Training by Example

ACFW 5

Shannon and I at the ACFW conference in 2009. Or 2010. I can never remember!

Moms, do you ever feel like the gimmees have infiltrated your home? Like your child’s main focus is himself? Since our ancestor Adam first bit of the forbidden fruit, mankind has been dominated by selfishness. Yet, according to many, this generation is the worst. I’m not sure if that’s true or if technology simply makes our character flaws more evident, but regardless of where we measure up compared to those who lived before us, it’s no secret, we’ve got a bad case of the MEs! Our children included. So how do we counter this constant pull toward selfishness? Today multi-published author Shannon Taylor Vannattor shares her thoughts with us.

As an added bonus, she’s giving away a copy of her romance novel, Rodeo Family, to a reader randomly selected in the comments left on today’s post.

But first, I want to announce last week’s winner. Pat Dyer, congrats! You won an e-copy of Stephanie Prichard’s novel, Stranded. I’ll email you shortly to discuss the best way for her to get that to you.

(Shannon, we need a new picture! Let’s plan to go to a conference together soon!)

Children Learn by Example by Shannon Taylor Vannatter

From the time my son’s motor skills were firing, whenever we went shopping before Christmas, I’ve given him money to put in the Salvation Army buckets. Anything from one to five dollars. I’ve always explained that the money is to buy Christmas gifts for kid’s whose parents don’t have any money. By the end of the season, we probably contribute $200.00.

Over the years, he’s kept me accountable. If I don’t have any cash, he gives me the I-can’t-believe-we-just-snubbed-the-bellringer look. When we check out, I add cash back to my total, so we can put money in on the way out. We also take coats my son has outgrown to the bellringers.

At thirteen, he tries to get me to put the money in these days, but I still make him do it. Hopefully, someday far in the future, he’ll teach his child to put money in the bucket.

For the last several years, our church has donated shoeboxes to the Samaritan’s Purse Operation Christmas Child ministry. After all the money and items are donated, my son and I volunteer to shop for items with the donated funds. Before our shoebox packing party, he goes with me to the church and helps me sort all the items and set up tables by age and gender. At the packing party, my son packs shoeboxes for a boy his age.

The other night, we were watching Survivorman, one of his favorite shows. The host goes to remote areas and gives tips on how to survive if you get lost. Survivorman was in Papua New Guinea. He got sick and the villagers offered him shelter. They lived in huts with slatted walls you could see daylight through.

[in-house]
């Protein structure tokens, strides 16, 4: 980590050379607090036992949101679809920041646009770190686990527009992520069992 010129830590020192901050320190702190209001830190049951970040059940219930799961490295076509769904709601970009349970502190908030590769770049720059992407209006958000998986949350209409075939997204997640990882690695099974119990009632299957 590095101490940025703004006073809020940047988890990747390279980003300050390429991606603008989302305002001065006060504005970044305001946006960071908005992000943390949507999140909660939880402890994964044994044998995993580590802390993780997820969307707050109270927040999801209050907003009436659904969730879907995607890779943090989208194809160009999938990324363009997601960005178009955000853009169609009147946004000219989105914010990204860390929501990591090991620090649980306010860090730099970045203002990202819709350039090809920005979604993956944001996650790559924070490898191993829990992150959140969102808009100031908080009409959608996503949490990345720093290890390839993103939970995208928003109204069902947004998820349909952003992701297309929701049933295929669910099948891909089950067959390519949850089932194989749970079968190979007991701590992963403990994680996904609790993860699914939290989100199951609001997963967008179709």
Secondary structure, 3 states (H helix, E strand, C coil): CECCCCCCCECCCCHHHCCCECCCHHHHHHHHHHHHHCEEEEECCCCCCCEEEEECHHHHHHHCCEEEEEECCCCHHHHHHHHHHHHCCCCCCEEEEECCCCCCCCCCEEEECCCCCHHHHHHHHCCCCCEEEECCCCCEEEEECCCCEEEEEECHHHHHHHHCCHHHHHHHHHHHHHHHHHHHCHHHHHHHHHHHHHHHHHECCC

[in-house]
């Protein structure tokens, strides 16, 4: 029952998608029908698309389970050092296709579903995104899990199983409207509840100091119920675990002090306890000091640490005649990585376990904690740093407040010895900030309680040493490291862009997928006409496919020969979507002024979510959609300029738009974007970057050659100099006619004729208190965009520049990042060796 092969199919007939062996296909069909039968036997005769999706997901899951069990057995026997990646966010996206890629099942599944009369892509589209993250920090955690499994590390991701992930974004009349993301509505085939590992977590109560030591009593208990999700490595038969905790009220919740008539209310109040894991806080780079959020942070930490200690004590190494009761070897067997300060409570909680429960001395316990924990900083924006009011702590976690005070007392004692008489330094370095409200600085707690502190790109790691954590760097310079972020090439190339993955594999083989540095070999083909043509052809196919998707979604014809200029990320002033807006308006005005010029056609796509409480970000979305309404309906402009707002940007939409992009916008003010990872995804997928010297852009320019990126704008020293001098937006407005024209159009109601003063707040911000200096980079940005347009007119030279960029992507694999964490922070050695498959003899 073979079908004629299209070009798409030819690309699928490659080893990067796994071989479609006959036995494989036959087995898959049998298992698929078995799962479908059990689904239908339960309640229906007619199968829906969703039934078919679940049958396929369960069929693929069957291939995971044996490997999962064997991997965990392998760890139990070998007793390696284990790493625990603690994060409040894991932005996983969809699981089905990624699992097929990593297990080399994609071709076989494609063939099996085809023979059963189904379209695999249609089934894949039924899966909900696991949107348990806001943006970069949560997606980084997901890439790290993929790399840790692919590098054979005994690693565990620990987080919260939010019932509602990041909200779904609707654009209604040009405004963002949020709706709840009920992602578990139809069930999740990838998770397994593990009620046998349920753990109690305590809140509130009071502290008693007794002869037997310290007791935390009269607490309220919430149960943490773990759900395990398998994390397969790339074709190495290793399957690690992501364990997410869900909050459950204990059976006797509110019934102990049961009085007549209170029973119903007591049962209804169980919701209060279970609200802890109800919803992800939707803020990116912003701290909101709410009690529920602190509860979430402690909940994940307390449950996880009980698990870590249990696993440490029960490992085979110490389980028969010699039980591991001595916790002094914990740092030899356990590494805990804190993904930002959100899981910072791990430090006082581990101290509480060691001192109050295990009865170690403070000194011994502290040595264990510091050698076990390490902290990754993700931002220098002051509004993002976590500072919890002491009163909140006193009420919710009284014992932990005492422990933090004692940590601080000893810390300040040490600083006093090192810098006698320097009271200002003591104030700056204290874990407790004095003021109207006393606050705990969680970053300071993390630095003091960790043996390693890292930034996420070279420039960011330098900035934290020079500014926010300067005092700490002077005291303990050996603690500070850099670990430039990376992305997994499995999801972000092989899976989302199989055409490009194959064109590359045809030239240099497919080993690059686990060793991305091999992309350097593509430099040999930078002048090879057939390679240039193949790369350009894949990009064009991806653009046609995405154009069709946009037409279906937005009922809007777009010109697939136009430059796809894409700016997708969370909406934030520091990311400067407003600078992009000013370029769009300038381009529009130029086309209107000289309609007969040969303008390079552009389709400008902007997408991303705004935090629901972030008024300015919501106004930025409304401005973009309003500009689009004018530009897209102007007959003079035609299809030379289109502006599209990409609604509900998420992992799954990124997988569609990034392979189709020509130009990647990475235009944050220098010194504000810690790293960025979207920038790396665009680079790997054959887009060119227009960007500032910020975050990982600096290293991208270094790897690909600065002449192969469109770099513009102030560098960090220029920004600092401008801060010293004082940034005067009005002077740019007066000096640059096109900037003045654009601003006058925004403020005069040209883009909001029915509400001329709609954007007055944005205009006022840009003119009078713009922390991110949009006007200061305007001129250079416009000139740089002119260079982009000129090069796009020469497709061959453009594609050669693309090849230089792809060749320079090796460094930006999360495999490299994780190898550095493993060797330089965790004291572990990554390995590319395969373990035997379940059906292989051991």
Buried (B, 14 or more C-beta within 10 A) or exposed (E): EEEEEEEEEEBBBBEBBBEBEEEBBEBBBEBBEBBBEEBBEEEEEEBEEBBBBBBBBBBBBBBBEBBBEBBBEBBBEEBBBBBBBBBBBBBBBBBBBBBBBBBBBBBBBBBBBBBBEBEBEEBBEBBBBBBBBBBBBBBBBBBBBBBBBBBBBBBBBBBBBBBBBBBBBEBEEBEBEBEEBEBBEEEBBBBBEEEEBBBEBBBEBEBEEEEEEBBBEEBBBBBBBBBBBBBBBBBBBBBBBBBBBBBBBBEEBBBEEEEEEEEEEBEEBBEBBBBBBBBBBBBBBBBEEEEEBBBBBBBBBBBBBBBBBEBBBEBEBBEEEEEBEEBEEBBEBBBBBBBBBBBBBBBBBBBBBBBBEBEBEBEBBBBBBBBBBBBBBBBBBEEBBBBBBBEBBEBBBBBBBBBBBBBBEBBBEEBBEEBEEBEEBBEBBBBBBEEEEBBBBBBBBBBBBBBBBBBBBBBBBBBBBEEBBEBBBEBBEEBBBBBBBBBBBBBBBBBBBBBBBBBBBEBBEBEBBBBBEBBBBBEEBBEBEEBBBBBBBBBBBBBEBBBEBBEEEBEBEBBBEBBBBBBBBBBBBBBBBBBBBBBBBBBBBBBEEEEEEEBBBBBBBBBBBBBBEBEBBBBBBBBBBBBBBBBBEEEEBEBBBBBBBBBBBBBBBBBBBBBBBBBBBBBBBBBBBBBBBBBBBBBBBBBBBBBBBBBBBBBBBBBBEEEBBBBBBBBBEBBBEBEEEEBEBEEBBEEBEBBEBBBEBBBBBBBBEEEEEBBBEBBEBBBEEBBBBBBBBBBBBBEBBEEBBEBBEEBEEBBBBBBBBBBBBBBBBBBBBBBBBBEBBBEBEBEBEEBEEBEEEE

I took the opportunity to explain to my son that the kids who get our shoeboxes live in houses like that.

His eyes saucered. “Really?”

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Photo by Africa taken from freedigitalphotos.net

This past year, as the packing party neared, I had a horrible virus and was afraid he’d been exposed. We didn’t get to do the shopping or help pack boxes. I missed it and wondered if he did. I hope seeing those children living in such poverty made him anxious to pack shoeboxes next year.

For local ministry, we have a battered women’s shelter in our area. Over the years, we’ve donated furniture, clothes, and toys. Our church takes any leftover meals from funerals to the shelter and our members have bought Christmas gifts for the kids. We have to call and let them know we’re coming, especially if there are men helping with deliveries. My son has been there on several occasions.

Our association of twenty-three churches recently bought a food services van. Once it’s finished, the van will go anywhere in Arkansas where a natural disaster has occurred, serve food, and witness to survivors. Arkansas is in the middle of tornado valley. I’m hoping this summer, we can take a training course as a family and be available for this ministry when tragedy strikes.

By including my son in helping others, I hope all of the small gestures we make stick with him. That he’ll always remember there are those less fortunate than us and that he’ll always be willing to help.

Rodeo Family coverRodeo Family:

TORI EATON IS READY TO START OVER 

She’s beginning a new chapter in Aubrey, Texas, away from her abusive ex-boyfriend. As she picks up the pieces of her broken life, Tori’s surprised at the helping hand the church’s new song director, Brant McConnell, offers her, and at the warm emotions he inspires.

Brant is drawn to Tori. And as their friendship grows, so do his feelings for her. But Tori is still hounded by her past, and the walls she’s built around her heart are high. Can he convince the wounded beauty that he’s exactly the kind of man she needs—and deserves?

Buy it on Christian Book Distributors here!

Get it from Amazon here!

Central Arkansas author, Shannon Taylor Vannatter is a stay-at-home mom/pastor’s wife. She lives in a town with a population of around 100, if you count a few cows and once climbed a mountain wearing gold wedge-heeled sandals which became known as her hiking boots. Vannatter won the Inspirational Readers Choice Award in the short contemporary category, The 18th Annual Heartsong Awards 3rd Favorite New Author and #1 Contemporary Award.

She has ten published titles and is contracted for five more. Her books are available at christianbook.com, barnesandnoble.com, amazon.com, harlequin.com, and barbourbooks.com. Visit her website here to learn more about Shannon and her books and check out her real life romance blog here to read true stories from other writers. 

Connect with her on FacebookGoodreadsPinterest, and Twitter by searching: @stvauthor.

LivingbyGracepicLet’s talk about this!Raising godly children is such a tremendous responsibility and such an incredible honor. What a blessing to think God has entrusted us with these most precious gifts. May everything we do honor that great calling we have received. What are some family habits or events that have produced positive behaviors in your children? What are some things you are doing now to grow certain character traits in your children? What are some behaviors you’d like to counter, and what are some ways you can do that? Share your thoughts in the comments below or at Living by Grace on Facebook.

Before you go, I have some fun news! My debut novel, Beyond I Do is on sale at a limited time for $3.34 in print and kindle form! If you haven’t read it yet but have been wanting to, now’s a great time! You also might want to stock up on Mother’s Day gifts, birthday gifts, and next year’s Christmas gifts! 🙂 Because the book presents a clear gospel message, some readers have been buying numerous copies to give to nonbelieving friends as evangelism tools.